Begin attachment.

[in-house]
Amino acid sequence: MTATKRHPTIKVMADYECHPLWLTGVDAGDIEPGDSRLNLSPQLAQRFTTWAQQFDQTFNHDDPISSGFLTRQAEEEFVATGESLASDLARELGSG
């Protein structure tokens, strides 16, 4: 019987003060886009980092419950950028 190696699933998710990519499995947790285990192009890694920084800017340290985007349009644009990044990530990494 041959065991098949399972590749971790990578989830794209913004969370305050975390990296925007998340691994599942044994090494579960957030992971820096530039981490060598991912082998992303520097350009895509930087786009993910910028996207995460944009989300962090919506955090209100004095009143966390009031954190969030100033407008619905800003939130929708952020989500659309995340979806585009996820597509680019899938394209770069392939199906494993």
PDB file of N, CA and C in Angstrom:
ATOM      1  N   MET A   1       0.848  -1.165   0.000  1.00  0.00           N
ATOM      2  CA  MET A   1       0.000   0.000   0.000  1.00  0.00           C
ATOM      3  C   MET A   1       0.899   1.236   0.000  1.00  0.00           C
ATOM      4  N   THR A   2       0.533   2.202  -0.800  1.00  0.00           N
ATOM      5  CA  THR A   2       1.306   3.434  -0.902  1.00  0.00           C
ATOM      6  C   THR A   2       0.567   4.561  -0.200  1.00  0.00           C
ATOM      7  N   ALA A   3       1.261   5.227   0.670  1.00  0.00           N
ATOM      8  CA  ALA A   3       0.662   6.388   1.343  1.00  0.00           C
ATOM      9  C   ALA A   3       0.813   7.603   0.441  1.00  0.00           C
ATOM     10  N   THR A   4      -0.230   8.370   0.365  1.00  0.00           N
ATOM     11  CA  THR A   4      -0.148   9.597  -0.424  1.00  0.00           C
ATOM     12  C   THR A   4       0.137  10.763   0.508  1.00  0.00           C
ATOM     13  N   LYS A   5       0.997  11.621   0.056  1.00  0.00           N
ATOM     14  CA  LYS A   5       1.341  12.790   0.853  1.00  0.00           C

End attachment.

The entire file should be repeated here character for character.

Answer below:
[in-house]
Amino acid sequence: MTATKRHPTIKVMADYECHPLWLTGVDAGDIEPGDSRLNLSPQLAQRFTTWAQQFDQTFNHDDPISSGFLTRQAEEEFVATGESLASDLARELGSG
């Protein structure tokens, strides 16, 4: 019987003060886009980092419950950028 190696699933998710990519499995947790285990192009890694920084800017340290985007349009644009990044990530990494 041959065991098949399972590749971790990578989830794209913004969370305050975390990296925007998340691994599942044994090494579960957030992971820096530039981490060598991912082998992303520097350009895509930087786009993910910028996207995460944009989300962090919506955090209100004095009143966390009031954190969030100033407008619905800003939130929708952020989500659309995340979806585009996820597509680019899938394209770069392939199906494993």
PDB file of N, CA and C in Angstrom:
ATOM      1  N   MET A   1       0.848  -1.165   0.000  1.00  0.00           N
ATOM      2  CA  MET A   1       0.000   0.000   0.000  1.00  0.00           C
ATOM      3  C   MET A   1       0.899   1.236   0.000  1.00  0.00           C
ATOM      4  N   THR A   2       0.533   2.202  -0.800  1.00  0.00           N
ATOM      5  CA  THR A   2       1.306   3.434  -0.902  1.00  0.00           C
ATOM      6  C   THR A   2       0.567   4.561  -0.200  1.00  0.00           C
ATOM      7  N   ALA A   3       1.261   5.227   0.670  1.00  0.00           N
ATOM      8  CA  ALA A   3       0.662   6.388   1.343  1.00  0.00           C
ATOM      9  C   ALA A   3       0.813   7.603   0.441  1.00  0.00           C
ATOM     10  N   THR A   4      -0.230   8.370   0.365  1.00  0.00           N
ATOM     11  CA  THR A   4      -0.148   9.597  -0.424  1.00  0.00           C
ATOM     12  C   THR A   4       0.137  10.763   0.508  1.00  0.00           C
ATOM     13  N   LYS A   5       0.997  11.621   0.056  1.00  0.00           N
ATOM     14  CA  LYS A   5       1.341  12.790   0.853  1.00  0.00           C